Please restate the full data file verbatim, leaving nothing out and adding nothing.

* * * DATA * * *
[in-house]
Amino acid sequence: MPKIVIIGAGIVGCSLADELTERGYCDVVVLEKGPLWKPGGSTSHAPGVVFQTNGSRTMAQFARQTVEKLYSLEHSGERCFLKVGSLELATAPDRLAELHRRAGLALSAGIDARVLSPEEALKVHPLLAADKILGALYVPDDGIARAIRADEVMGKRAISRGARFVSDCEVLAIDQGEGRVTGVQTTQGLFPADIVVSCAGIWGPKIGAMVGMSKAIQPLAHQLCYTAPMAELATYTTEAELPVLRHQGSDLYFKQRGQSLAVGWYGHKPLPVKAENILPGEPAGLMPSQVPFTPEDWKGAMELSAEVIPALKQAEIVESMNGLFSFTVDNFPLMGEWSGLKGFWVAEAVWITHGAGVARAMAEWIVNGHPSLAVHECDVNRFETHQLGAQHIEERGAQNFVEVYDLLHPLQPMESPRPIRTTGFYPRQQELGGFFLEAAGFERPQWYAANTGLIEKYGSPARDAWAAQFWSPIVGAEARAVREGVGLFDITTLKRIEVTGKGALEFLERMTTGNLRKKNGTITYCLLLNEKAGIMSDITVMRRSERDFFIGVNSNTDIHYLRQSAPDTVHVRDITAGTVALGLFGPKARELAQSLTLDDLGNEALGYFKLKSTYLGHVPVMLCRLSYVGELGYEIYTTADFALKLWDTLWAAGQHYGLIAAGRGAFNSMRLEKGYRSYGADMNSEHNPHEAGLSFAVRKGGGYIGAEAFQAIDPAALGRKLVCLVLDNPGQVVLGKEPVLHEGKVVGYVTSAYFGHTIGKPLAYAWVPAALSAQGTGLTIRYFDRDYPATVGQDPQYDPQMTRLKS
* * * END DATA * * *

[in-house]
Amino acid sequence: MPKIVIIGAGIVGCSLADELTERGYCDVVVLEKGPLWKPGGSTSHAPGVVFQTNGSRTMAQFARQTVEKLYSLEHSGERCFLKVGSLELATAPDRLAELHRRAGLALSAGIDARVLSPEEALKVHPLLAADKILGALYVPDDGIARAIRADEVMGKRAISRGARFVSDCEVLAIDQGEGRVTGVQTTQGLFPADIVVSCAGIWGPKIGAMVGMSKAIQPLAHQLCYTAPMAELATYTTEAELPVLRHQGSDLYFKQRGQSLAVGWYGHKPLPVKAENILPGEPAGLMPSQVPFTPEDWKGAMELSAEVIPALKQAEIVESMNGLFSFTVDNFPLMGEWSGLKGFWVAEAVWITHGAGVARAMAEWIVNGHPSLAVHECDVNRFETHQLGAQHIEERGAQNFVEVYDLLHPLQPMESPRPIRTTGFYPRQQELGGFFLEAAGFERPQWYAANTGLIEKYGSPARDAWAAQFWSPIVGAEARAVREGVGLFDITTLKRIEVTGKGALEFLERMTTGNLRKKNGTITYCLLLNEKAGIMSDITVMRRSERDFFIGVNSNTDIHYLRQSAPDTVHVRDITAGTVALGLFGPKARELAQSLTLDDLGNEALGYFKLKSTYLGHVPVMLCRLSYVGELGYEIYTTADFALKLWDTLWAAGQHYGLIAAGRGAFNSMRLEKGYRSYGADMNSEHNPHEAGLSFAVRKGGGYIGAEAFQAIDPAALGRKLVCLVLDNPGQVVLGKEPVLHEGKVVGYVTSAYFGHTIGKPLAYAWVPAALSAQGTGLTIRYFDRDYPATVGQDPQYDPQMTRLKS